“You may think you know me,” says Hugh Hefner in Amazon’s new documentary series about Hugh Hefner. “The guy who has it all, the lavish mansion, the legendary parties. But there is a lot you don’t know.” It’s an intriguing promise with which to open a TV series, but the problem is that this isn’t just any series: it’s a Hugh Hefner documentary produced by Playboy Enterprises’ own production arm, Alta Loma Entertainment, and is made with the heavy involvement of, you guessed it, Hugh Hefner. There may be a lot we don’t know about the man who gave us Playboy. But if there is, this isn’t the place to find out.
The show, which was announced out of the blue earlier this year, is very much the official account of Hefner and his bunny-branded empire. It’s assembled, we’re told, from clippings out of the Playboy archives and Hefner’s personal scrapbooks, which, in the weirdest piece of trivia you’ll read today number more than 2,900 – a Guinness World Record. For all of that personal touch, though, there’s never a sense of getting to know the real man – at least, not in the two episodes that were made available to press in advance of the show’s release.
There is some fascination in the inside account of how Hefner began his brand effectively from his own bedroom, an indie origin for what is now a corporate giant. We learn how Hugh hawked his own belongings and furniture to fund the magazine’s early days, how it originally started under the name Stag Party, until a hunting publication threatened to sue them, and how one of the women who worked on the mag became Hefner’s sweetheart and even posed for photos in the magazine.
That’s where the series falls down, though, because this is the Hefner-endorsed version of events, which means that at no point are the magazine’s morals or standards brought into question. The idea of putting pin-ups on the page, perhaps unsurprisingly, was something Hefner came up with when working on a college magazine when he was an immature youngster. Doing so on a bigger scale is presented as a huge step forward for society, without any debate whatsoever.
There’s an interesting argument raised that in post-war America, society was very prudish about about sex, and that Hefner was helping to increase discussion about a taboo topic – indeed, he was, apparently, very influenced by Kinsey’s landmark research. At the same time, he was also helping to shape the way masculinity was defined, moving away from hunting and more towards furniture and culture. But this line of enquiry is swiftly dropped, so that we can continue to hear about how Hugh bargained his way to getting nude pictures of Marilyn Monroe. Talking heads, meanwhile, are limited mostly to comedian Bill Maher, who is presumably one of the few pundits willing to unequivocally praise Playboy for its values and historical importance. The show is keen to position Hefner as an advocate of civil rights and freedom of speech, but there’s an exploitation that goes hand in hand with Playboy’s cry of liberation; as the old saying ironically acknowledges, nobody read Playboy Magazine for the articles.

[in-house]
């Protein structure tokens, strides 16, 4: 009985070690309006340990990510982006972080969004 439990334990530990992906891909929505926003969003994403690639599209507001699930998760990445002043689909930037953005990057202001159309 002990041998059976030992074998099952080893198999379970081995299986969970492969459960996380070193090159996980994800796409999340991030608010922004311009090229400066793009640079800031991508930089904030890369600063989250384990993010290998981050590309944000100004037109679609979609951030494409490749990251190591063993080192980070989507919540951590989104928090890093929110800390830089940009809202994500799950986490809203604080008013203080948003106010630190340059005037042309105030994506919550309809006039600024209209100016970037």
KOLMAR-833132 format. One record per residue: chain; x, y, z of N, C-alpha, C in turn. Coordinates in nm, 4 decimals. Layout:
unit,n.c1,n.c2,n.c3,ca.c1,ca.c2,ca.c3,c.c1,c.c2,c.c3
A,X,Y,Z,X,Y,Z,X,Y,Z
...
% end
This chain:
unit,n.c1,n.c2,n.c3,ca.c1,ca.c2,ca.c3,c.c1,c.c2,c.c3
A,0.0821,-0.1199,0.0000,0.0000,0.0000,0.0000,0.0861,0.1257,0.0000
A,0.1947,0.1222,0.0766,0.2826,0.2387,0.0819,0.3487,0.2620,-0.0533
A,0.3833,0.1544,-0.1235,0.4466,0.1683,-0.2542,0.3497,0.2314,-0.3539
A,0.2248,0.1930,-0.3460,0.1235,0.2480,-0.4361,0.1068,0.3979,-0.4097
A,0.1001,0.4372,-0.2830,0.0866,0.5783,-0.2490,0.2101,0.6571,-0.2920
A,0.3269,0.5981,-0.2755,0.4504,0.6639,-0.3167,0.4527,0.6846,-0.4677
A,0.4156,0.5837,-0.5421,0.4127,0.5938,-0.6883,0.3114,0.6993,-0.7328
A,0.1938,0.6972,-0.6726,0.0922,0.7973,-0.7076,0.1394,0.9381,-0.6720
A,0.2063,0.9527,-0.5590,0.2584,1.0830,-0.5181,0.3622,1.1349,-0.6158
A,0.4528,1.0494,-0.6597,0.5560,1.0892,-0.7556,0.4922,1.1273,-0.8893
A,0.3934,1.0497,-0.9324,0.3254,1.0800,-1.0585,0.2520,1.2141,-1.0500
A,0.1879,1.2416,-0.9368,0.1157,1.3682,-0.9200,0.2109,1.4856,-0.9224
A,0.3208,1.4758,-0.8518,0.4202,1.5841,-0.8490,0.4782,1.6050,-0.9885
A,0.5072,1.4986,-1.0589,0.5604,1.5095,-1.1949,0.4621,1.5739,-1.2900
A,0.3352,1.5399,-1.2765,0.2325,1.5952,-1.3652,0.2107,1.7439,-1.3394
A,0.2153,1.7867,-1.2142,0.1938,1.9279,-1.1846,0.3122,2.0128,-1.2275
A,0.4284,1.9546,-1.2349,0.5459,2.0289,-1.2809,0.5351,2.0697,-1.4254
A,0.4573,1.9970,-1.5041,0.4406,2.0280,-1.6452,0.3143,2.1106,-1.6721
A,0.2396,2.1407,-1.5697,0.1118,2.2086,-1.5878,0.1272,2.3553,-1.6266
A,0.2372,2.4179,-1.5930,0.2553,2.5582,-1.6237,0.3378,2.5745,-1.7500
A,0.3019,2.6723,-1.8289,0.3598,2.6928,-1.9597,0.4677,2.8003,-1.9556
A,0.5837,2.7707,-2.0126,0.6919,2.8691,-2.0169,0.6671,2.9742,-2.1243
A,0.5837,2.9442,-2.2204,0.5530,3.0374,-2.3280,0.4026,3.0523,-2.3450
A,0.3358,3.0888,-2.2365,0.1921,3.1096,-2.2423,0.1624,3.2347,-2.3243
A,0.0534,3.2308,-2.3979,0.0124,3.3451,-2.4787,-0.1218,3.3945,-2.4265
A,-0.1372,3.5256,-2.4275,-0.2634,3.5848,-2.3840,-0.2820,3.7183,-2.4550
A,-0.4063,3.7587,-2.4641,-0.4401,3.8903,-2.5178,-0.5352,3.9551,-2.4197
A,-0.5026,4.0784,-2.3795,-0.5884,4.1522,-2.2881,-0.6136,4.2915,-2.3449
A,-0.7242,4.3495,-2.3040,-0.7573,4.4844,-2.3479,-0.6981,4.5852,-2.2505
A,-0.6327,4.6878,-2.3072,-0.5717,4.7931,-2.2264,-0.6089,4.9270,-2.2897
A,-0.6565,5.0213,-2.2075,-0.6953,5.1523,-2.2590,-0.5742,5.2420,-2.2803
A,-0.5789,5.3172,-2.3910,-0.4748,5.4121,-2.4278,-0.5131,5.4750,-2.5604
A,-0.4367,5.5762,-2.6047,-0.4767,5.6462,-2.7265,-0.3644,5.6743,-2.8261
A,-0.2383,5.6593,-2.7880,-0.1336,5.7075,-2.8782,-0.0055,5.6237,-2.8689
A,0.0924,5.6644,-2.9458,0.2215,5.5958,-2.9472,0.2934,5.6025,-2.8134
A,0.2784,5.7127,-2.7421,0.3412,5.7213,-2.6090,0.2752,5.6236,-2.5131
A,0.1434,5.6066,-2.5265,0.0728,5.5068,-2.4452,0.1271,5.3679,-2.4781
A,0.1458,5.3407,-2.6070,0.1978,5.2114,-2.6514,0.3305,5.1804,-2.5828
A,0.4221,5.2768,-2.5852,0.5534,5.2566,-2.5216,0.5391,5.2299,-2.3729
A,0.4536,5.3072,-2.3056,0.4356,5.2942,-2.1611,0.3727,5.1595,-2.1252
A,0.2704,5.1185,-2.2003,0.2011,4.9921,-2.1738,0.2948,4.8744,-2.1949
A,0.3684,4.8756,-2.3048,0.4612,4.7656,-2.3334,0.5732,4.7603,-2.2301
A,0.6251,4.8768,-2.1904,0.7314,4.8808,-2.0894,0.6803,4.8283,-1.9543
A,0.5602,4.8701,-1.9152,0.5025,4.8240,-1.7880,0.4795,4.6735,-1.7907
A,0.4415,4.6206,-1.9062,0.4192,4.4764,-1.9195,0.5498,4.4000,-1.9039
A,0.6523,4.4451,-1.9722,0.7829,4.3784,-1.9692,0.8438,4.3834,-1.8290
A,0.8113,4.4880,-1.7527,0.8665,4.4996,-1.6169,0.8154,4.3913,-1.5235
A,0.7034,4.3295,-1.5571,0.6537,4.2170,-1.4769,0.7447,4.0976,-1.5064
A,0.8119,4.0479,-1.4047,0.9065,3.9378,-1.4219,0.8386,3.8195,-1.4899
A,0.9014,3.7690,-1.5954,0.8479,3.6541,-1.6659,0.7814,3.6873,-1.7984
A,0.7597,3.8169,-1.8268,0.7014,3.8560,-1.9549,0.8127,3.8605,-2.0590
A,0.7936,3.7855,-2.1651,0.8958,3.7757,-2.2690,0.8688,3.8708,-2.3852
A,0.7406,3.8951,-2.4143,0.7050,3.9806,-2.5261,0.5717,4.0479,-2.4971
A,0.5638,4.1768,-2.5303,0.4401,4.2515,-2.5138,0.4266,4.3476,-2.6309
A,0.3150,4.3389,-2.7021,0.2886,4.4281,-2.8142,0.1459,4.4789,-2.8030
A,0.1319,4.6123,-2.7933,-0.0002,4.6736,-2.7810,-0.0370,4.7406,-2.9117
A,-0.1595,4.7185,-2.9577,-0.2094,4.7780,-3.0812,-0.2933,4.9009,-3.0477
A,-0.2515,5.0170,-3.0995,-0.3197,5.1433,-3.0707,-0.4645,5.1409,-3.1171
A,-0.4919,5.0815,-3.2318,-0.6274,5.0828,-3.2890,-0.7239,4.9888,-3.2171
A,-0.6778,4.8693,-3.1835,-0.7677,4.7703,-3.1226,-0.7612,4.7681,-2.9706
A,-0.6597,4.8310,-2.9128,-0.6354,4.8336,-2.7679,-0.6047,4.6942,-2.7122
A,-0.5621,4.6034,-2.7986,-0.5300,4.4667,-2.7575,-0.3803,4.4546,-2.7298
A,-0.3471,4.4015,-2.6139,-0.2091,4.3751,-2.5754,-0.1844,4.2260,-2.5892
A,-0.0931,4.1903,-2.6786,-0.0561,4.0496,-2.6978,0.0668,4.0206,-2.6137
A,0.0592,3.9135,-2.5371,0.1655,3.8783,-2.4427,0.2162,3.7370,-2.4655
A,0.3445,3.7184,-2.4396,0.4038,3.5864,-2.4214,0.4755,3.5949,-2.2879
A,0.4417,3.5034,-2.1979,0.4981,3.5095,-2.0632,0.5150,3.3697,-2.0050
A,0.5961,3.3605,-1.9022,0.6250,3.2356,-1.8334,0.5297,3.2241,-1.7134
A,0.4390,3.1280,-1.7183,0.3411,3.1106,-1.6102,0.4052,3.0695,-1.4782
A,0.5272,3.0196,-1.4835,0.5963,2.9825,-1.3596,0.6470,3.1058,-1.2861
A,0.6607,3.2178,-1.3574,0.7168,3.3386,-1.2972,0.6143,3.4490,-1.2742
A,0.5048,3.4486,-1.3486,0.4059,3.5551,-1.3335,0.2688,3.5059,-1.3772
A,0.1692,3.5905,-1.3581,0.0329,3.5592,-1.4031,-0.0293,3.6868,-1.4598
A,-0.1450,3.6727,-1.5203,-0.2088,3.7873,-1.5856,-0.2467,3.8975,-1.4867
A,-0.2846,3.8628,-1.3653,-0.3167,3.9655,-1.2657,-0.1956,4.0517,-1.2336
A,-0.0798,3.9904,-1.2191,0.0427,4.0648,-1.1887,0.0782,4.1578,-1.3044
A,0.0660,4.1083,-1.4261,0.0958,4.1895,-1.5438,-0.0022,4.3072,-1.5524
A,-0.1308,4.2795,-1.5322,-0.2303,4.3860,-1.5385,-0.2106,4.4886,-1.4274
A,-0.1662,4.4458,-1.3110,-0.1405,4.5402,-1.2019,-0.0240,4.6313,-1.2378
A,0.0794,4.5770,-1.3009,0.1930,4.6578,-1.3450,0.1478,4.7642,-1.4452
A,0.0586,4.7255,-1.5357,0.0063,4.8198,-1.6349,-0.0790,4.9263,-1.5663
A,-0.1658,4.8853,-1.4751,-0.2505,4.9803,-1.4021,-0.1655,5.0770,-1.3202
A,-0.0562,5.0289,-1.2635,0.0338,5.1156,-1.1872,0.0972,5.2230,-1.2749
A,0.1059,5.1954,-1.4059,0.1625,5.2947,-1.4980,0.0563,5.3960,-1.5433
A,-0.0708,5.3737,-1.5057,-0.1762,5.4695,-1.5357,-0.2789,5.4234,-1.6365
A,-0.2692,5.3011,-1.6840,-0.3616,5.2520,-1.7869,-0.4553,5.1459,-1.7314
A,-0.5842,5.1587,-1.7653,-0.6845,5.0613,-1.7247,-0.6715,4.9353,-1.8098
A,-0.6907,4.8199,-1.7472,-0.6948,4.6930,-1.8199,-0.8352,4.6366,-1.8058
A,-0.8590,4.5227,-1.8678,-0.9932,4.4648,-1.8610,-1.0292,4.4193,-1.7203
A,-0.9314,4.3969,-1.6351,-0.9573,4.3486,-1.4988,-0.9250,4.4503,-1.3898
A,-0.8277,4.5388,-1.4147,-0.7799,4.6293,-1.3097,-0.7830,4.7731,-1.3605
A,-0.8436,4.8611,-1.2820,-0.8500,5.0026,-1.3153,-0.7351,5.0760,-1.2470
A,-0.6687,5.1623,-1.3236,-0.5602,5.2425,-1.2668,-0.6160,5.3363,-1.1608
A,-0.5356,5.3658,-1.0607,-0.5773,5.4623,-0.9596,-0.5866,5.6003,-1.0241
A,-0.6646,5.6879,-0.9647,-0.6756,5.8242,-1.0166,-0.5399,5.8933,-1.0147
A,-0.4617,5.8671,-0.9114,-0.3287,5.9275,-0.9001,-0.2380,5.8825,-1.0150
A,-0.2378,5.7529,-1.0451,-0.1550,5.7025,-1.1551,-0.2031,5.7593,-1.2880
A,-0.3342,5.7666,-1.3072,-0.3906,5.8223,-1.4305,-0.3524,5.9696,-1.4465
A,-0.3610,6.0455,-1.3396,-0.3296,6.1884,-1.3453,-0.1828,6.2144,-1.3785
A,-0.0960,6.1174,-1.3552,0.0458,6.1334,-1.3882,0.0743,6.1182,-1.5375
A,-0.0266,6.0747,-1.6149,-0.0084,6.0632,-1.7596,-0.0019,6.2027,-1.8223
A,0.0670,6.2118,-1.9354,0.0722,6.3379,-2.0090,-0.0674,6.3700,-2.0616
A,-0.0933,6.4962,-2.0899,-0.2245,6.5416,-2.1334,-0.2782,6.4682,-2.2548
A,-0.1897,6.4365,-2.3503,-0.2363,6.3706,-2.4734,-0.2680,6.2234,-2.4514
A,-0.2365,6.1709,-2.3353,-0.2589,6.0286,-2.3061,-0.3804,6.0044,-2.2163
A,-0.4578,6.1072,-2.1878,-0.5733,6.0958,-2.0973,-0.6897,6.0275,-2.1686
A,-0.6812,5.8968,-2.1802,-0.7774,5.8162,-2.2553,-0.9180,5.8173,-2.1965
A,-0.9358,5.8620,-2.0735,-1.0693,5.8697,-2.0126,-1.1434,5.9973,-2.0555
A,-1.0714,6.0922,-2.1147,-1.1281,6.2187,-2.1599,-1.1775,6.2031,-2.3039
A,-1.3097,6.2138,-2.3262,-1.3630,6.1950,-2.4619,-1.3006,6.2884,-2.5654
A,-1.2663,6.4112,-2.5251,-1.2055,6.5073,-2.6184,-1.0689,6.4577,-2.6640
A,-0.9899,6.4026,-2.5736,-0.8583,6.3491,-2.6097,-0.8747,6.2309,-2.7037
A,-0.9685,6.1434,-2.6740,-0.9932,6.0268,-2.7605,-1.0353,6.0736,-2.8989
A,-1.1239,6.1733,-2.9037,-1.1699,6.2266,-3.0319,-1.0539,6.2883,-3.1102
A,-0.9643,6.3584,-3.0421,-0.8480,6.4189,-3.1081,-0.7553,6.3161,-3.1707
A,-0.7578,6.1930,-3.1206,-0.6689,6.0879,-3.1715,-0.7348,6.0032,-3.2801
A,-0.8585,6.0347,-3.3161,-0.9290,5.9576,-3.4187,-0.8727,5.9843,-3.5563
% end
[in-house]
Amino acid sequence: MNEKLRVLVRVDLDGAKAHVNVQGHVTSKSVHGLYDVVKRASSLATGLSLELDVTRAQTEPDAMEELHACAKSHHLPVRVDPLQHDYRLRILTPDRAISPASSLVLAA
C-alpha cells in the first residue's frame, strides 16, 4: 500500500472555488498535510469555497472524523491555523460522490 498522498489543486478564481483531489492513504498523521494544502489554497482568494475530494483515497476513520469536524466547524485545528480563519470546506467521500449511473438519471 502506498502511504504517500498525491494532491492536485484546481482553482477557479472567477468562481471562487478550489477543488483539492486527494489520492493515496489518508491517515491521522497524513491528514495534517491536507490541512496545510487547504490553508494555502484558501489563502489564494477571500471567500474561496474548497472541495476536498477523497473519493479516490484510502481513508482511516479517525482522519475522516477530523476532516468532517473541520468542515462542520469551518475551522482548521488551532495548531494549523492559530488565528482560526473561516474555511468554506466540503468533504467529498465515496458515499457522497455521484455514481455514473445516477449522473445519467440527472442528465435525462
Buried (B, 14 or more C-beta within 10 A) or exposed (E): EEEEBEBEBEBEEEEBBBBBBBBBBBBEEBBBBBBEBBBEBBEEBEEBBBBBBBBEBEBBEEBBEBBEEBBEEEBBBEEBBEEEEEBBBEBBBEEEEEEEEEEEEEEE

The refusal to really engage with these issues mean that the show comes across more as a glossy advert than a documentary – a shame, as Hefner is undeniably a figure who has wielded significant influence, and, as a 90-year-old man, no doubt has an interesting perspective on decades of major world events. It’s telling that the best moments of the series’ early episodes come from the archive footage. The rest of it is taken up by cheesy reenactments, which only add to the artificial feel – no matter how much a cast, led by a handsome Matt Whelan, do their best to sell it as serious drama. For all its surface sheen and evident ambition, there’s no getting away from the fact that Playboy was made by a man who was mostly motivated by the fact that there wasn’t a magazine out there to match the under-represented voice of the white man with a fondness of scantily-clad models. There are still several episodes left in the series, which could well contain fresh surprises about feminism, Bill Cosby and more, but for now, this is Hefner as seen by Hefner. And that’s not enough to make us want to turn the page.
All episodes of American Playboy: The Hugh Hefner Story are available to watch online exclusively on Amazon Prime Video, as part of a £5.99 monthly subscription.